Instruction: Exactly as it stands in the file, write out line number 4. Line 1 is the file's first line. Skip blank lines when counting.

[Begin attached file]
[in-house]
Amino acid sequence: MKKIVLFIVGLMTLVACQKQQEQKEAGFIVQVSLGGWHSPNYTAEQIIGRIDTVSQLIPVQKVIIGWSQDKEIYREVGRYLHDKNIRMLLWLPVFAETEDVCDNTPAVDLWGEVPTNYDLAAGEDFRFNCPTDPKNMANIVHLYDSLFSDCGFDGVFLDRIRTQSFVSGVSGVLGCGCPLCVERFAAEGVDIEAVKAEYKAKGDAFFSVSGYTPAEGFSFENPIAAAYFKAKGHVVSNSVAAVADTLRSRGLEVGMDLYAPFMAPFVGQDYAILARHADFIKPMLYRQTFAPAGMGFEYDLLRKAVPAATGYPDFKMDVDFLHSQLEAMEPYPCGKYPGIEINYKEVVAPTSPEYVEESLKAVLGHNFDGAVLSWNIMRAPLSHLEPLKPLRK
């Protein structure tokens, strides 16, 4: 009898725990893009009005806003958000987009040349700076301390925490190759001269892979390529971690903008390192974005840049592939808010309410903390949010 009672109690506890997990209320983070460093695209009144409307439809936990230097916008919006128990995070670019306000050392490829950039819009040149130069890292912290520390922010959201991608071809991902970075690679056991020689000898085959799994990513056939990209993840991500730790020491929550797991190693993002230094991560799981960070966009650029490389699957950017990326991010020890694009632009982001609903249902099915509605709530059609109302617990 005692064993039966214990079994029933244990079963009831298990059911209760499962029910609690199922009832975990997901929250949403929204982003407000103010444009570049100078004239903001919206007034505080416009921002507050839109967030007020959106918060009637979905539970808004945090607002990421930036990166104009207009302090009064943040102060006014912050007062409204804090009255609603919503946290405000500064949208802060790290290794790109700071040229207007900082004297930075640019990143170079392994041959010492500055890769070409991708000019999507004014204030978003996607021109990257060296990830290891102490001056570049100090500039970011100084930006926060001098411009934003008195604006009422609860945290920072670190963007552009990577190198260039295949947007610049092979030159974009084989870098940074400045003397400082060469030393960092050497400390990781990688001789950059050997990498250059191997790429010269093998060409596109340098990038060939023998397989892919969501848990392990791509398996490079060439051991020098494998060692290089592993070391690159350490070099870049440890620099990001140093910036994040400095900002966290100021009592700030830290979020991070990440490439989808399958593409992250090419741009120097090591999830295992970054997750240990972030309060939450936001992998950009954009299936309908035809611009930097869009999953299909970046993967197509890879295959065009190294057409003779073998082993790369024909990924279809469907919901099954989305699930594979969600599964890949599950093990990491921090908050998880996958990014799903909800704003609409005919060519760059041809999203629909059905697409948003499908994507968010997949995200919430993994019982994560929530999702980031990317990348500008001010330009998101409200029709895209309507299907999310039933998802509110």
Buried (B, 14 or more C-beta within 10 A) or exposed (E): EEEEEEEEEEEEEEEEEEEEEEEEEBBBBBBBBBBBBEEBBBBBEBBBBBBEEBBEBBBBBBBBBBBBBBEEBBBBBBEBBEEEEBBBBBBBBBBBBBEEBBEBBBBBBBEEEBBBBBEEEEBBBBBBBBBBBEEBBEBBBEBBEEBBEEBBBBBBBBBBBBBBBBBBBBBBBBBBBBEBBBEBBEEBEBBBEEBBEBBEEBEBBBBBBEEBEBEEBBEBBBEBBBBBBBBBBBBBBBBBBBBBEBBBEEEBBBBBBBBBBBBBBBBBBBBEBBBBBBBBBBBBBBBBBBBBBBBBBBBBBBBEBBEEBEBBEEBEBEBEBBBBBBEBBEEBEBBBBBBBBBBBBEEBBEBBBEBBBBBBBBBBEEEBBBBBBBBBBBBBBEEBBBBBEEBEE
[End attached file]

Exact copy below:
Buried (B, 14 or more C-beta within 10 A) or exposed (E): EEEEEEEEEEEEEEEEEEEEEEEEEBBBBBBBBBBBBEEBBBBBEBBBBBBEEBBEBBBBBBBBBBBBBBEEBBBBBBEBBEEEEBBBBBBBBBBBBBEEBBEBBBBBBBEEEBBBBBEEEEBBBBBBBBBBBEEBBEBBBEBBEEBBEEBBBBBBBBBBBBBBBBBBBBBBBBBBBBEBBBEBBEEBEBBBEEBBEBBEEBEBBBBBBEEBEBEEBBEBBBEBBBBBBBBBBBBBBBBBBBBBEBBBEEEBBBBBBBBBBBBBBBBBBBBEBBBBBBBBBBBBBBBBBBBBBBBBBBBBBBBEBBEEBEBBEEBEBEBEBBBBBBEBBEEBEBBBBBBBBBBBBEEBBEBBBEBBBBBBBBBBEEEBBBBBBBBBBBBBBEEBBBBBEEBEE